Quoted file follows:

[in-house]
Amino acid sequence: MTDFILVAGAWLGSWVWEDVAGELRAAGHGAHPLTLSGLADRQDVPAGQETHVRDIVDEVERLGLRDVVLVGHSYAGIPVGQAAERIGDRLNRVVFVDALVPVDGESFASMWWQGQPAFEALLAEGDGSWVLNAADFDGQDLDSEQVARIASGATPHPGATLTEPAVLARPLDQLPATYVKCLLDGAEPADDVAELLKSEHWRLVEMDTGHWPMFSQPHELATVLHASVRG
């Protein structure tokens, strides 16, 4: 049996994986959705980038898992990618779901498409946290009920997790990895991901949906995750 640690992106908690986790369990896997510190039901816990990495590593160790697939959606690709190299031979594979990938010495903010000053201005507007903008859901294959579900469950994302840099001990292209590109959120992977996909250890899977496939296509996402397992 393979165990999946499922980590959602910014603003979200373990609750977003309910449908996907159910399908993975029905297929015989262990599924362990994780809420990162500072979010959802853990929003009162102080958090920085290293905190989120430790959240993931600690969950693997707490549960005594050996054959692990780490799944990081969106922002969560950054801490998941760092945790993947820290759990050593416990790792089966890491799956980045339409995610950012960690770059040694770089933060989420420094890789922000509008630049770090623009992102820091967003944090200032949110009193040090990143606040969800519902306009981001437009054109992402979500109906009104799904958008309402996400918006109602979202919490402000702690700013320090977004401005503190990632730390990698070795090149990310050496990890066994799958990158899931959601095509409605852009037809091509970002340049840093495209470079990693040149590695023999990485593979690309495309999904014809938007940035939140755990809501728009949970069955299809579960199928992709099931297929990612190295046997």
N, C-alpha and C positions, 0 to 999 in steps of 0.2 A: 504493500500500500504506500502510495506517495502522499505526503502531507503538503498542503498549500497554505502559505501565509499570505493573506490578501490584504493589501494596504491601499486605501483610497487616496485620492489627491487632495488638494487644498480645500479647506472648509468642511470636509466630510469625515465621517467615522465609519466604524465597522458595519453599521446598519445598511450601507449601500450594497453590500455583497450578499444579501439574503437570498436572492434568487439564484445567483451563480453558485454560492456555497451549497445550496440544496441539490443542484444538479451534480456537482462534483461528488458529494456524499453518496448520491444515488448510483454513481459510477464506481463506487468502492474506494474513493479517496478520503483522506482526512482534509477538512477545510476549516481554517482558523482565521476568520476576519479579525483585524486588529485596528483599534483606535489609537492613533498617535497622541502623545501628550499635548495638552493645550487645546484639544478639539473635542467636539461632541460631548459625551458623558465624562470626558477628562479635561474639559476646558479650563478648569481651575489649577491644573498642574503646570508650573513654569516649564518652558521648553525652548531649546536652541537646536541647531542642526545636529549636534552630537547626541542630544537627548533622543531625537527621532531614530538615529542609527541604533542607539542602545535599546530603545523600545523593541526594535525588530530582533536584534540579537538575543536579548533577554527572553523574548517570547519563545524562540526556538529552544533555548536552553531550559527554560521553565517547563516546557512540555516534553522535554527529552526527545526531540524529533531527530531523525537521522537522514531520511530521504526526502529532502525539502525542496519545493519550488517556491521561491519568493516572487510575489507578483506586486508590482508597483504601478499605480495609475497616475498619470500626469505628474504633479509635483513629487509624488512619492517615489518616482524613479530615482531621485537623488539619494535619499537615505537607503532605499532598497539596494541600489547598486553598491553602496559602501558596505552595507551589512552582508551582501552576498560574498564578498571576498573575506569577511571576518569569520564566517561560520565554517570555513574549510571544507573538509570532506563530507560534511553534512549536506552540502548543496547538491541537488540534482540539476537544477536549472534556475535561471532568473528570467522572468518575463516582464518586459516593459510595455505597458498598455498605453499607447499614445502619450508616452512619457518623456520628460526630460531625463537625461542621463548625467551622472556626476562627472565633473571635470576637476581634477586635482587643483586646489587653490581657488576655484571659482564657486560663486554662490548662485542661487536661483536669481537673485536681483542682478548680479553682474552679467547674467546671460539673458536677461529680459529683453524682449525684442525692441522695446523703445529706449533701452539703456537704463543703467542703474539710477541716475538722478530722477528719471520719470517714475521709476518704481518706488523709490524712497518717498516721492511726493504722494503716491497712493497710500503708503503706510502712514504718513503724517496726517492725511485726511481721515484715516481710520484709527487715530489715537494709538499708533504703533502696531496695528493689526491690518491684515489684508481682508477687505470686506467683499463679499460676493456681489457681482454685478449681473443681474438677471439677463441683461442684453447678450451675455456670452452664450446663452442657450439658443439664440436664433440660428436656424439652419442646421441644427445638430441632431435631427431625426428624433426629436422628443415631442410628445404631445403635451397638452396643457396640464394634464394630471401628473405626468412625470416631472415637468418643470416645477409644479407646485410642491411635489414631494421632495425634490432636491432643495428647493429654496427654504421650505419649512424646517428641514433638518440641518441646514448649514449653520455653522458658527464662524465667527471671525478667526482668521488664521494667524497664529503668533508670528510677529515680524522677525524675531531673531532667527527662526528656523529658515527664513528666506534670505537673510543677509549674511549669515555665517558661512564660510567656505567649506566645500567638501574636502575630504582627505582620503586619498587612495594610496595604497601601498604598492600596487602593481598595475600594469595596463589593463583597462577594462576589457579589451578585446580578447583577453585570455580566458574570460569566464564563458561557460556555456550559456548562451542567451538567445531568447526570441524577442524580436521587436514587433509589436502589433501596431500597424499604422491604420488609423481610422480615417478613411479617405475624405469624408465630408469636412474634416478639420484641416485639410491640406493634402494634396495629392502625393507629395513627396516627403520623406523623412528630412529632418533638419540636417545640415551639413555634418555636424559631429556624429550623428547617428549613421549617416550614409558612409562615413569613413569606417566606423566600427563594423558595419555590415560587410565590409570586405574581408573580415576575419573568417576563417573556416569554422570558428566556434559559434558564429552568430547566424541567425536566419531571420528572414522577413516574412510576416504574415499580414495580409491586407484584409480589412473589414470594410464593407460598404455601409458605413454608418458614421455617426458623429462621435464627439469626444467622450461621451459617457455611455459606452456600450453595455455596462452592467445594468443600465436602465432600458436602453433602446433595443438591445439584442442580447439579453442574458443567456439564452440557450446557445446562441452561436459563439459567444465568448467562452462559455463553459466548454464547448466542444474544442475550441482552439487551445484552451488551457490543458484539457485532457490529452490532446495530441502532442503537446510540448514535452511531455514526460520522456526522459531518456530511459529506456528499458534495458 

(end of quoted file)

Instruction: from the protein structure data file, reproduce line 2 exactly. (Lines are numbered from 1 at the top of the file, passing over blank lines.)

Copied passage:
Amino acid sequence: MTDFILVAGAWLGSWVWEDVAGELRAAGHGAHPLTLSGLADRQDVPAGQETHVRDIVDEVERLGLRDVVLVGHSYAGIPVGQAAERIGDRLNRVVFVDALVPVDGESFASMWWQGQPAFEALLAEGDGSWVLNAADFDGQDLDSEQVARIASGATPHPGATLTEPAVLARPLDQLPATYVKCLLDGAEPADDVAELLKSEHWRLVEMDTGHWPMFSQPHELATVLHASVRG